The most talented people can work together and even perform really well — but if they don’t know how to communicate effectively, these successes are flukes rather than long lasting results. Or, as basketball legend Michael Jordan, one of my personal heroes, put it:
“Talent wins games, but teamwork and intelligence win championships.”
In order to succeed as a team in the long run, in my opinion, it is crucial to identify and appreciate the skills each team member brings to the table and then build a strategy on that.
When looking at the legendary Chicago Bulls in the 90s, the 3 key players were clearly distinguished by their talents: Jordan was the superstar, Scottie Pippen was his support, and Denis Rodman took care of rebounds*— by relying on their combined talents, they became one of the best teams of all time in sports history. If one of them was not on the basketball court, the other two didn’t perform as well as they did when playing together. Also, they backed each other up when one of them made a mistake, put their team’s performance above their egos, and could rely on each other no matter what. And, not to forget — in Phil Jackson, they had a coach, who accepted their individual personalities and created a working environment where they could play to their potential.
If we translate this success story to the business world, we can take away some key learnings:
- Make strategic decisions based on your team’s talents.
- Don’t force somebody to do something they’re obviously not good at.
- Carry each other when mistakes are made, instead of pointing fingers.
- Support each other with clear communication.
- Create a working environment where people can fulfill their potential.
*This is, of course, a simplification of their roles, but you get the point.
Embracing differences and becoming true team players
by Lilly Miner, B2B Content Marketing Manager
One reason I love working at Babbel is that I get to work in an international team with people from all over the world. Every team member brings a unique skill, perspective, and way of thinking based on previous experiences, cultural background, and other factors. For me personally, I think this makes work more interesting and fun, and, in fact, it’s the place I feel most at home.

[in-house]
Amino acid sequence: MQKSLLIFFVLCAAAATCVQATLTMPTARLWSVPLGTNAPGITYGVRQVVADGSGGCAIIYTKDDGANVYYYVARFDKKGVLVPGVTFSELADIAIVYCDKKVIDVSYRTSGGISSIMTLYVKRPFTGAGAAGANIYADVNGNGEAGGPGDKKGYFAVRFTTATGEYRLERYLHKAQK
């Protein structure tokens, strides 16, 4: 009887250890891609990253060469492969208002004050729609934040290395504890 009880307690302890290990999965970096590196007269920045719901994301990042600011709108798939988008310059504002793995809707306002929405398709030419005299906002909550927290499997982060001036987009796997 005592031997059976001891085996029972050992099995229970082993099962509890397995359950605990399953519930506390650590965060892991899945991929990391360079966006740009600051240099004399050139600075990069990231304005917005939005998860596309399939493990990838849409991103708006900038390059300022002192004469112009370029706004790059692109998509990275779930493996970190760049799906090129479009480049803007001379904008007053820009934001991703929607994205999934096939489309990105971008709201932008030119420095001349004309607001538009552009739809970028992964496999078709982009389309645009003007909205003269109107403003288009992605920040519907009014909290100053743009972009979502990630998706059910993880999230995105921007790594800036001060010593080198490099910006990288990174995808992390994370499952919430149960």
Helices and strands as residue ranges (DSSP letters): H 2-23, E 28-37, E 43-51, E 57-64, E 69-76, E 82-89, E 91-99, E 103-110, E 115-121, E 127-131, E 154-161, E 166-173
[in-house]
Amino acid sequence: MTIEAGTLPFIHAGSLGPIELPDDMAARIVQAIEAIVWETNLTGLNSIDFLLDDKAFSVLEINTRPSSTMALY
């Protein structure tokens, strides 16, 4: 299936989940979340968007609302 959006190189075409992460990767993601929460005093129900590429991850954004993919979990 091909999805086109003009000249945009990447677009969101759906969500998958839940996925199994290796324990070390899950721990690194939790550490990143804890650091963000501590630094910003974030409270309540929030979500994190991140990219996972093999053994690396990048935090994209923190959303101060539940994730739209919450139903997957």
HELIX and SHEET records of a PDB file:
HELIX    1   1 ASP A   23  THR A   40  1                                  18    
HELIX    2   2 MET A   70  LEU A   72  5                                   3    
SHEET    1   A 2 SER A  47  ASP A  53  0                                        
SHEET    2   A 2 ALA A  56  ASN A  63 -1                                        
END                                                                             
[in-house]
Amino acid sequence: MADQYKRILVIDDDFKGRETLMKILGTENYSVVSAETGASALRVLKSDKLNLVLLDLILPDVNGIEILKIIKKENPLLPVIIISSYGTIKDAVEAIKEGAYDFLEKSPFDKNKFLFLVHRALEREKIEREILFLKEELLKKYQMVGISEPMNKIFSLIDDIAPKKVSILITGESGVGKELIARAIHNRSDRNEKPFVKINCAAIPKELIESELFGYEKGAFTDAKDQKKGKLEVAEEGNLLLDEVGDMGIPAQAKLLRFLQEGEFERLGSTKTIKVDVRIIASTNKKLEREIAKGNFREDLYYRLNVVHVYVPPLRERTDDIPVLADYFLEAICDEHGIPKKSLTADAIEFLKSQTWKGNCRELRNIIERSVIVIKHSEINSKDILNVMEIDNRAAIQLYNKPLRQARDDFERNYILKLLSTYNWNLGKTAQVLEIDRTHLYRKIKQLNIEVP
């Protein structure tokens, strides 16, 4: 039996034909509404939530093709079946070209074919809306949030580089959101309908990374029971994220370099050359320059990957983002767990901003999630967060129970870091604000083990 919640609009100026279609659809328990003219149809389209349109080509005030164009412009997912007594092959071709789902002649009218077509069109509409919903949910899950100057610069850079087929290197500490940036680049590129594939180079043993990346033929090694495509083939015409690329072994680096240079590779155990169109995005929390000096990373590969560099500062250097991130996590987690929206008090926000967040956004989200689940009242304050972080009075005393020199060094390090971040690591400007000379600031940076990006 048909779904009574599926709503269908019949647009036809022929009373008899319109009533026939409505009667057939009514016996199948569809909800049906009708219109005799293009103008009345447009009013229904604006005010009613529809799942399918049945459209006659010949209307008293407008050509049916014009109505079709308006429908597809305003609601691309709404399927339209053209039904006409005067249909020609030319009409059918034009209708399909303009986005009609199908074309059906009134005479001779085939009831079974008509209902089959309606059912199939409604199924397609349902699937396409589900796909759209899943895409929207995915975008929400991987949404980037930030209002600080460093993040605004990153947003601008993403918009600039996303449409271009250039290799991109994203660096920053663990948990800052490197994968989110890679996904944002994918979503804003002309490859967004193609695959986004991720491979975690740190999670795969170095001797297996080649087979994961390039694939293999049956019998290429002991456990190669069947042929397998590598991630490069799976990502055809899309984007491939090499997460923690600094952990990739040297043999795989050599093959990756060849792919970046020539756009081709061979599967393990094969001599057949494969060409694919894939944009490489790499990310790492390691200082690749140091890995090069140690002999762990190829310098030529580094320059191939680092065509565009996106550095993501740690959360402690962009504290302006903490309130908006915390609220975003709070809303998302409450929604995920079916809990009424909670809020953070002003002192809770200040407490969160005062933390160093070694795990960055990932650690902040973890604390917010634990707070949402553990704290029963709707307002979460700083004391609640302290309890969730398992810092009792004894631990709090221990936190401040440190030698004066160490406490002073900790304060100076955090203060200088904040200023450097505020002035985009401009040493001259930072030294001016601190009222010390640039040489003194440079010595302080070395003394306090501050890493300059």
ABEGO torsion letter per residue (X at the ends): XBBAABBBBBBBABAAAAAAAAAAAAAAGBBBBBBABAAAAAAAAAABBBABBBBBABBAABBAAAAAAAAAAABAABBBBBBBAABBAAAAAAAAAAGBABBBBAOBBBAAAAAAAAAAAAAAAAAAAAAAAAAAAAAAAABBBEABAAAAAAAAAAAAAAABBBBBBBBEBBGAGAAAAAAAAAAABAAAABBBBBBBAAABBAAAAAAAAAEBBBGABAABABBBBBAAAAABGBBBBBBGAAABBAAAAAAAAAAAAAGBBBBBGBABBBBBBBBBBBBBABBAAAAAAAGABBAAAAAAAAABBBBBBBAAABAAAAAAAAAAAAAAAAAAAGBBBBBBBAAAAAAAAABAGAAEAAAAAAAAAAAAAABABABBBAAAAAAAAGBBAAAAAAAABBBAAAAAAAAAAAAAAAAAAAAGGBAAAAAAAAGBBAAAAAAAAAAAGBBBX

As far as the team goes, I can see how diversity brings value by making the team more innovative and adaptable. This applies to a sports team as much as it does to our team at Babbel. If we all had the same strengths and ideas, would we be able to bring the ball to the other side of the court? Would we be able to reach our goals and be as effective in our work as possible? I believe the answer is no.
We need our differences in order to be successful. But our unique skills and talents alone aren’t enough — in fact, they don’t go far without each other’s support. By putting our different skills together, much like creating a toolbox, we create a successful team. And to do this effectively, we need to communicate with each other and collaborate. We need to create a culture where we embrace our differences, where everyone feels accepted and empowered to share their ideas and opinions.
At Babbel for Business, our mission is to support companies in improving their team communication by offering language learning opportunities. I strongly believe improving language skills empowers employees to speak up more, communicate better, and become true team players.
Read our previous open letter on Female Leadership.